Road Not Taken

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Life is a journey with a choice of many roads to travel. Everyone is a traveler on the roads of life and must choose his own path. In Robert Frost’s “The Road Not Taken” the traveler must decide which road is best for him. Does he take the path most traveled or does he go down “the one less traveled by” (19)? When one takes the road “ less traveled” (19) he is choosing his own path in life rather than following the mainstream. Frost gives support to the idea that the choices one makes in life makes him the person he is.

Frost’s importance as a poet derives from the power and memorability of particular poems. “The Death of the Hired Man” (from North of Boston) combines lyric and dramatic poetry in blank verse. “After Apple-Picking” (from the same volume) is a free-verse dream poem with philosophical undertones. “Mending Wall” (all published in North of Boston) demonstrates Frost’s simultaneous command of lyrical verse, dramatic conversation, and ironic commentary. “The Road Not Taken” and “Birches” (from Mountain Interval) and the oft-studied “Stopping by Woods on a Snowy Evening” (from New Hampshire) exemplify Frost’s ability to join the pastoral and philosophical modes in lyrics of unforgettable beauty (Academic American Encyclopedia).

The books and writers most popular with the public are rarely the ones most highly regarded by critics. Robert Frost was the most popular American poet of the twentieth century. Most Americans recognize his name, the titles of and lines from best-known poems, and even his face and the sound of his voice. Given his immense popularity, it is a remarkable testimony to the range and depth of his achievements that he is also considered, by those qualified to judge, to be one of the greats, if not the very greatest, of modern American poets (Literature Online).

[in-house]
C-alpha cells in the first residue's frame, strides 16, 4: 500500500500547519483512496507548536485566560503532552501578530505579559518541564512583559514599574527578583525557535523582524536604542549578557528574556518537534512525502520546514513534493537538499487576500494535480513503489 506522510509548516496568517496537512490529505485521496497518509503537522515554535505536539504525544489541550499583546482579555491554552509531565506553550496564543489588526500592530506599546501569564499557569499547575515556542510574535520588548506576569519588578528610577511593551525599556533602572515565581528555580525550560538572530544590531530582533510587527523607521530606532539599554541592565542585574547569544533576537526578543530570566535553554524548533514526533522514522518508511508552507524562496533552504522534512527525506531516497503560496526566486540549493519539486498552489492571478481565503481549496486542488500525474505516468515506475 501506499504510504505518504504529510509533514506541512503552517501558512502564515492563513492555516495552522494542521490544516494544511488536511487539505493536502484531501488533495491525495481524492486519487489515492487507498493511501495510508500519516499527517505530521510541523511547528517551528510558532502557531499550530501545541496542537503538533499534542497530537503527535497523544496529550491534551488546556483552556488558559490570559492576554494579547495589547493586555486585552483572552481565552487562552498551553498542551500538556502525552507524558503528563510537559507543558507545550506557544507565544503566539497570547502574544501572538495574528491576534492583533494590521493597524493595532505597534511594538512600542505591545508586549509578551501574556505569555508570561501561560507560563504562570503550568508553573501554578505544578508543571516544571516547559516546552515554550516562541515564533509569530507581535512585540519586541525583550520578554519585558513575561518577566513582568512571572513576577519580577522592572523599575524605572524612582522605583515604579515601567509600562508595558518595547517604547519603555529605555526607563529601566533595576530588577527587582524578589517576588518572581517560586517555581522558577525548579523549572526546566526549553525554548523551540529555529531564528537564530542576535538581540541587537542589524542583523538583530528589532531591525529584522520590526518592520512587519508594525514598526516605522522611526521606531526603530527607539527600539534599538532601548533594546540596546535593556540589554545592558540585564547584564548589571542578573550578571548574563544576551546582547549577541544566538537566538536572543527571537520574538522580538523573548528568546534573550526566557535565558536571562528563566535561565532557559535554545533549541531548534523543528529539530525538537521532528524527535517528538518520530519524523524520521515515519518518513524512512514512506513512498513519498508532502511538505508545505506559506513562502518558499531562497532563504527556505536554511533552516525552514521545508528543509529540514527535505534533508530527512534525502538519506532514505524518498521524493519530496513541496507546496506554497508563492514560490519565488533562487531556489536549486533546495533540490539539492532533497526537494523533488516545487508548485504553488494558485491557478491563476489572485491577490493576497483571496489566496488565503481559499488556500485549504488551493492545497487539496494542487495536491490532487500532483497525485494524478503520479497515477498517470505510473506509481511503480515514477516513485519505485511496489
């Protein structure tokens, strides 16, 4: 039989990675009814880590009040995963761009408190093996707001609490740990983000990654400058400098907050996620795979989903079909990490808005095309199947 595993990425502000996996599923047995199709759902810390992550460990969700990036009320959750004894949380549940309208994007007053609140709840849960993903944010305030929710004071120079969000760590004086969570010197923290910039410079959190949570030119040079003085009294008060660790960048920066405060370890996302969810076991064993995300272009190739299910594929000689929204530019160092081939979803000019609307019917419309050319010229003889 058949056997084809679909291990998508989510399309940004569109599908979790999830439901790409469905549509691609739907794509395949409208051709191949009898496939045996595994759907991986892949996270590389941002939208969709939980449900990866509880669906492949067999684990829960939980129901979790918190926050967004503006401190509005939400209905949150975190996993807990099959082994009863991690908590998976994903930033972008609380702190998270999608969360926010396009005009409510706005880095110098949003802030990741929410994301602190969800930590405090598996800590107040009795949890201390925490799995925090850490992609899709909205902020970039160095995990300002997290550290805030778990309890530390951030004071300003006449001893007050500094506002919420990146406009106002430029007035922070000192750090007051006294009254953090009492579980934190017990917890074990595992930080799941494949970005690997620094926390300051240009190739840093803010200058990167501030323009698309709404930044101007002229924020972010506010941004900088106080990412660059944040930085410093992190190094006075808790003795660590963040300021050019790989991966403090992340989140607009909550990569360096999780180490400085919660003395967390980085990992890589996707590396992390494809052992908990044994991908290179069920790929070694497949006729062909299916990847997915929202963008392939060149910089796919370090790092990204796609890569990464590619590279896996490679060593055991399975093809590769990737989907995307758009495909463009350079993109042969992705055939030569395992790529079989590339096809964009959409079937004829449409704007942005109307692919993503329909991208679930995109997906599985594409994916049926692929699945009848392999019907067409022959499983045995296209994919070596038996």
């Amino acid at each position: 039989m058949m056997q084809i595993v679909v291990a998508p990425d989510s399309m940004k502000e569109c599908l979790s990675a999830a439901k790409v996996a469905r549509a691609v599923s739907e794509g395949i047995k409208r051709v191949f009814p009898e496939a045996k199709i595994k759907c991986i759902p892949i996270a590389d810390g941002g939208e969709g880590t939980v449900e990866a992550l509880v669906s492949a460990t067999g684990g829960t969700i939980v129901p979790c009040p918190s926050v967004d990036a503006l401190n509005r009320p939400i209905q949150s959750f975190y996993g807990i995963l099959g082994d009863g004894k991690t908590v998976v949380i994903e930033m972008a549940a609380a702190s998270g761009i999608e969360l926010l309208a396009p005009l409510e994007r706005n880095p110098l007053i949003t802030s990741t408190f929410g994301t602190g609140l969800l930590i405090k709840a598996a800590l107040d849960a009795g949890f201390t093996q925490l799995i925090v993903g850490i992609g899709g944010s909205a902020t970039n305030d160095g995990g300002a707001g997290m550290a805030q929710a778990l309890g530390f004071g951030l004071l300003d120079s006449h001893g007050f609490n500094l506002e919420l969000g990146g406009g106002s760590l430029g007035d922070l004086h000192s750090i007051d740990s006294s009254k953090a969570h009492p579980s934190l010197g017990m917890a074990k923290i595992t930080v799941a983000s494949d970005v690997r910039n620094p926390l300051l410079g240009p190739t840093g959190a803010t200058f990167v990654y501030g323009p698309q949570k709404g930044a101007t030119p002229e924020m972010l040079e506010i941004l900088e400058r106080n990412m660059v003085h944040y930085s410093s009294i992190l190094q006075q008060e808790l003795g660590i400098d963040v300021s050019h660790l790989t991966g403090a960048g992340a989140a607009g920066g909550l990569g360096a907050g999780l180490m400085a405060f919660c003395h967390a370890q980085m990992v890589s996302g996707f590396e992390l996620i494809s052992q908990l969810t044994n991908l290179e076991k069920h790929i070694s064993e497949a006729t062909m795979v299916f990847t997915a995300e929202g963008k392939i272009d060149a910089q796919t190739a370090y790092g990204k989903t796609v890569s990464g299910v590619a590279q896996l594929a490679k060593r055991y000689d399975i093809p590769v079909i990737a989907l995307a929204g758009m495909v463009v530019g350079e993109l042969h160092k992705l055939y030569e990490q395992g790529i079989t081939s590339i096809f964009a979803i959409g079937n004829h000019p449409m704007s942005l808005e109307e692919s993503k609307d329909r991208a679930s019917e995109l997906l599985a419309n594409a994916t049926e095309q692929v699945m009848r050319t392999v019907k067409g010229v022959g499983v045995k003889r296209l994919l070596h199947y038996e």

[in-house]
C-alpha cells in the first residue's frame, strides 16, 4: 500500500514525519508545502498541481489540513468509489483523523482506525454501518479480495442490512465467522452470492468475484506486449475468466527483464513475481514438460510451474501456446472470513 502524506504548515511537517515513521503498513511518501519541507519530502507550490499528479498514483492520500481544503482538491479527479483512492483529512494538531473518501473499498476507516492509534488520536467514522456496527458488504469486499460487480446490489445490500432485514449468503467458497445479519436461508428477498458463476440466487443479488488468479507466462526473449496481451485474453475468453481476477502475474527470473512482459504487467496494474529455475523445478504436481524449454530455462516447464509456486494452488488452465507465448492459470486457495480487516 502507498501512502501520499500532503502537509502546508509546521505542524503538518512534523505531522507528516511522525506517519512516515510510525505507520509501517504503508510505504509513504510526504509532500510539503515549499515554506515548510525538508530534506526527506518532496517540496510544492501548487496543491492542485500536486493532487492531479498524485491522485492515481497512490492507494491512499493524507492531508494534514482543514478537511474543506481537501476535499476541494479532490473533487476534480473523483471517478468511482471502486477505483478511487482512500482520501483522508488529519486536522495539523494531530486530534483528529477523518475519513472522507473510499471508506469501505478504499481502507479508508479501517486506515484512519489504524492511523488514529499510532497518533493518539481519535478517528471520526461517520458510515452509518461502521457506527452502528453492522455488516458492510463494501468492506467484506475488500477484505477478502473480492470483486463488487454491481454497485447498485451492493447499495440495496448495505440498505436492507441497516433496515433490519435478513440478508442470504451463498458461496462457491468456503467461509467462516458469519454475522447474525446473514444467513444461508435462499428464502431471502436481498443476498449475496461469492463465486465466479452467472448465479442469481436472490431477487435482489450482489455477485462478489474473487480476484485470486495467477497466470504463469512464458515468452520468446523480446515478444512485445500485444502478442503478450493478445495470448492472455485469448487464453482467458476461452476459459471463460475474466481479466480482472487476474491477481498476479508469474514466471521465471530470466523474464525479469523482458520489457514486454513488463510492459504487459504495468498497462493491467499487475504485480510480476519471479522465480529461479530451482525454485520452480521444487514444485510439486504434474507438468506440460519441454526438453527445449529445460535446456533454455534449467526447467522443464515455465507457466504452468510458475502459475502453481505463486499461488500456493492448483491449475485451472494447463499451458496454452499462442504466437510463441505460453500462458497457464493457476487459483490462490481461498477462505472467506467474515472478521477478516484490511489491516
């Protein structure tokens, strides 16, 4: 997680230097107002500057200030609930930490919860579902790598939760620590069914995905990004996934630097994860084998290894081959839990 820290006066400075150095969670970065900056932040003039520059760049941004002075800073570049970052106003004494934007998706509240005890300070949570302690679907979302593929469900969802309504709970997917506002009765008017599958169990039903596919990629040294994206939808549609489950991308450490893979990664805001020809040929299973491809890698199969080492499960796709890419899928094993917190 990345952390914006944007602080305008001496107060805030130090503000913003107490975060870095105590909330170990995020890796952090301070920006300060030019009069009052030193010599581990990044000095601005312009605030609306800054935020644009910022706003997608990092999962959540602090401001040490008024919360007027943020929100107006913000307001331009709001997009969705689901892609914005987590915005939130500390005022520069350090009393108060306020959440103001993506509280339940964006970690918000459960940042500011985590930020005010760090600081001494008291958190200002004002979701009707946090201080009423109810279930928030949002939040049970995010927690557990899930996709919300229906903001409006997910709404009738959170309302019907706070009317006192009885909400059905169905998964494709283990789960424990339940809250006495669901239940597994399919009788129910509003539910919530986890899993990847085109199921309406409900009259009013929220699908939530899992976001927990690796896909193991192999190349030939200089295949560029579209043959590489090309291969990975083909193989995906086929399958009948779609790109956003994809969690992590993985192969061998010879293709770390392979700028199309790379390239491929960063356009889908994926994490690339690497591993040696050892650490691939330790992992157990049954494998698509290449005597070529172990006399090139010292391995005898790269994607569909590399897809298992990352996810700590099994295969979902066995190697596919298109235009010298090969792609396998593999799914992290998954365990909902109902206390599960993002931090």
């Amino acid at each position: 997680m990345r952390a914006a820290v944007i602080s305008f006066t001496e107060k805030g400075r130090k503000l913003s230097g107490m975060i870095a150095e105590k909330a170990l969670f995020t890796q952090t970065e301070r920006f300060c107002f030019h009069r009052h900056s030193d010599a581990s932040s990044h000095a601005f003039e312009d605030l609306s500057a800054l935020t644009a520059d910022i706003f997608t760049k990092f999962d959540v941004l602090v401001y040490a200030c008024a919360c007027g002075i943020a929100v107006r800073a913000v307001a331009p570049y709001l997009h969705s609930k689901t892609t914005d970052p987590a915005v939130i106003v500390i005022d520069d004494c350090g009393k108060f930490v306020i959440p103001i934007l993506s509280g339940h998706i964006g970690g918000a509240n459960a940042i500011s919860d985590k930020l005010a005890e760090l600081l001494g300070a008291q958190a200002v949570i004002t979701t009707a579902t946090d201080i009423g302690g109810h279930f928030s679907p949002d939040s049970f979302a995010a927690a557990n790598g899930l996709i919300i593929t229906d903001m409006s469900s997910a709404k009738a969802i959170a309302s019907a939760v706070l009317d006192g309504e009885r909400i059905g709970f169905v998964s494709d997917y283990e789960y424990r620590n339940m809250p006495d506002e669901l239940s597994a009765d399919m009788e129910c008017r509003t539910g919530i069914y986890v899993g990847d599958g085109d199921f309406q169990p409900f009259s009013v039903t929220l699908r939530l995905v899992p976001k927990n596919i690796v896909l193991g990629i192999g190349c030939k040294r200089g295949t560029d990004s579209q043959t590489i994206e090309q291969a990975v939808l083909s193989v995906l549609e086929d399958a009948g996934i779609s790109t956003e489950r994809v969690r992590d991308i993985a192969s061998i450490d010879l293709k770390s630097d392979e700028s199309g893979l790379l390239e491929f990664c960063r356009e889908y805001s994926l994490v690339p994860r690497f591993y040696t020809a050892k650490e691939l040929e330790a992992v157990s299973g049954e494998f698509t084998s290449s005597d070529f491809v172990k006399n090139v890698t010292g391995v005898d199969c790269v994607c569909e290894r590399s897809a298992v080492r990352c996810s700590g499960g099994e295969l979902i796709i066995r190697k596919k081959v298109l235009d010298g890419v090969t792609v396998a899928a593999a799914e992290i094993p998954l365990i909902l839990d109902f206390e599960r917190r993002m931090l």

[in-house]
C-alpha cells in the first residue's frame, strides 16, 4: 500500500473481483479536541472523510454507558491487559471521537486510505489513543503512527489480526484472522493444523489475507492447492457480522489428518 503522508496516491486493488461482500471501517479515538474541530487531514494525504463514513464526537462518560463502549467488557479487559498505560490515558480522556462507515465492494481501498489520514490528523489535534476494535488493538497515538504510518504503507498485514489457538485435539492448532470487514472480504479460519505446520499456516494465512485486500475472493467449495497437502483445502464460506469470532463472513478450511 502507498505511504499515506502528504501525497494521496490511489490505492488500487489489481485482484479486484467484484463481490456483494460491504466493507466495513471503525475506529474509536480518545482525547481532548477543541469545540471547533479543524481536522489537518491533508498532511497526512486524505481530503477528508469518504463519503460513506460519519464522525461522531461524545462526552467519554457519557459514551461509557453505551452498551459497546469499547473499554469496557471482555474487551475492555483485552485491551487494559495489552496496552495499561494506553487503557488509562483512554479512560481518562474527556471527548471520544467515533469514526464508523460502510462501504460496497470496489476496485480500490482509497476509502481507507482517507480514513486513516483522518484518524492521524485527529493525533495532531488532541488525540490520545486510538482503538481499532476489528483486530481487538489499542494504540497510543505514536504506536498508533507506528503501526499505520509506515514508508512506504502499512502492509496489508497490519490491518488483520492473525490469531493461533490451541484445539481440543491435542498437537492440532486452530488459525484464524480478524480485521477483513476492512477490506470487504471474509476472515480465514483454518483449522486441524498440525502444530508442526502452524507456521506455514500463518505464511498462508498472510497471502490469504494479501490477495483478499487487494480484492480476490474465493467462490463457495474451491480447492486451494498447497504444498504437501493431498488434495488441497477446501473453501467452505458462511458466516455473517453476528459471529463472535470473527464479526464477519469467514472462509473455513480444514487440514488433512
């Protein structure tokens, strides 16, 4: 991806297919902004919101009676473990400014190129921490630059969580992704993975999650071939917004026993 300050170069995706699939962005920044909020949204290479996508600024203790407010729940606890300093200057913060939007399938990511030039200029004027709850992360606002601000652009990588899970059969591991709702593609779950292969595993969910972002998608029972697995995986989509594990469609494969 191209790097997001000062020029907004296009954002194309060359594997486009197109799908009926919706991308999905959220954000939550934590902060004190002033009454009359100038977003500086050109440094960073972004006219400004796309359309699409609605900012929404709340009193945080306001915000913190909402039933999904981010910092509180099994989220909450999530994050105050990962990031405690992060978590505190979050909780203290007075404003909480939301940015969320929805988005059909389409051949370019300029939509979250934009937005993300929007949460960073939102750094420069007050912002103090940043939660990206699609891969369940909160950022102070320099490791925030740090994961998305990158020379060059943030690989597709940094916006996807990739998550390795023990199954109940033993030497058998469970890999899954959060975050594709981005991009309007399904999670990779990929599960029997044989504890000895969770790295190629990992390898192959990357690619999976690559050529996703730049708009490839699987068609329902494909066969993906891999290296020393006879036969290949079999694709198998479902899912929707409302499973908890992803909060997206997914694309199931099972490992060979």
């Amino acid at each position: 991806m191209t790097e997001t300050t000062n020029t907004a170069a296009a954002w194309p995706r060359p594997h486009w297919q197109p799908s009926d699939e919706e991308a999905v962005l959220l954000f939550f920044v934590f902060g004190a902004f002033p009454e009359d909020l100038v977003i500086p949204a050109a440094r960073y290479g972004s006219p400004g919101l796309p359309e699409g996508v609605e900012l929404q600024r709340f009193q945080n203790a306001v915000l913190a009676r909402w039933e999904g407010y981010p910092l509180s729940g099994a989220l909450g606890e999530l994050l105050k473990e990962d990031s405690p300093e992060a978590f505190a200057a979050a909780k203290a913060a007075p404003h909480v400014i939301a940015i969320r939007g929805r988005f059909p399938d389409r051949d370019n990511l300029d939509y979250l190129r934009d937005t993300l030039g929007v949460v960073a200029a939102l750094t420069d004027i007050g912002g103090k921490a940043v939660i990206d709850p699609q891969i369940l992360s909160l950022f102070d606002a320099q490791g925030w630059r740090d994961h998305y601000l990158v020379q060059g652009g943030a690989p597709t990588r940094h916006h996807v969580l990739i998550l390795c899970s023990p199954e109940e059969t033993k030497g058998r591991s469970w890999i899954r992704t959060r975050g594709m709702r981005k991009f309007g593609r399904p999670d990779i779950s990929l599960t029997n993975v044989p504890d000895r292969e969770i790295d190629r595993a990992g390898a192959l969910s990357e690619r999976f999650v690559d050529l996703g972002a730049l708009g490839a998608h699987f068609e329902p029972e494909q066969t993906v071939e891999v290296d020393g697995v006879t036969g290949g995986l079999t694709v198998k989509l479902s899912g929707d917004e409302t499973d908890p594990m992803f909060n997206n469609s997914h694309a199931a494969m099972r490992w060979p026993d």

Robert Frost was born in San Francisco in 1874. He moved to New England at the age of eleven and became interested in reading and writing poetry during his high school years in Lawrence, Massachusetts. He was enrolled at Dartmouth College in 1892, and later at Harvard, but never earned a formal degree (Academy of American Poets)

Frost worked at a variety of jobs in his late teens and early twenties, including mill hand, newspaper reporter, and teacher in his mother’s school. In 1894, a poem of his entitled, “My Butterfly” was published in a New York journal, The Independent. This seemed to be the start of a successful career as a poet, but he would in fact endure nearly twenty years of isolation and neglect (Literature Online).

Frost married Elinor Miriam White in 1895. She was a major inspiration to his literature until she died in 1938. The first son died at an early age from cholera. This was one of many family tragedies that Frost would endure. He and Elinor had five other children, the youngest living only three days. Frost inherited a farm from his grandfather and lived on the farm for ten years. He sold the farm in 1911 and moved to England.

It was abroad that Frost met and was influenced by such contemporary British poets as Edward Thomas, Rupert Brooke, and Robert Graves. While in England, Frost also established a friendship with the poet Ezra Pound, who helped to promote and publish his work. By the time Frost returned to the United States in 1915, he had published two full-length collections, A Boy’s Will and North of Boston, and his reputation was established. By the nineteen-twenties, he was the most celebrated poet in America, and with each new book—including New Hampshire (1923), A Further Range (1936), Steeple Bush (1947), and In the Clearing (1962)—his fame and honors (including four Pulitzer Prizes) increased (Academy of American Poets).

Upon his return to America, Frost’s outward life began to take the shape that it would follow thereafter: publication of new and collected volumes at fairly regular intervals; teaching appointments, often sinecures, at Amherst, Dartmouth, Harvard, and...
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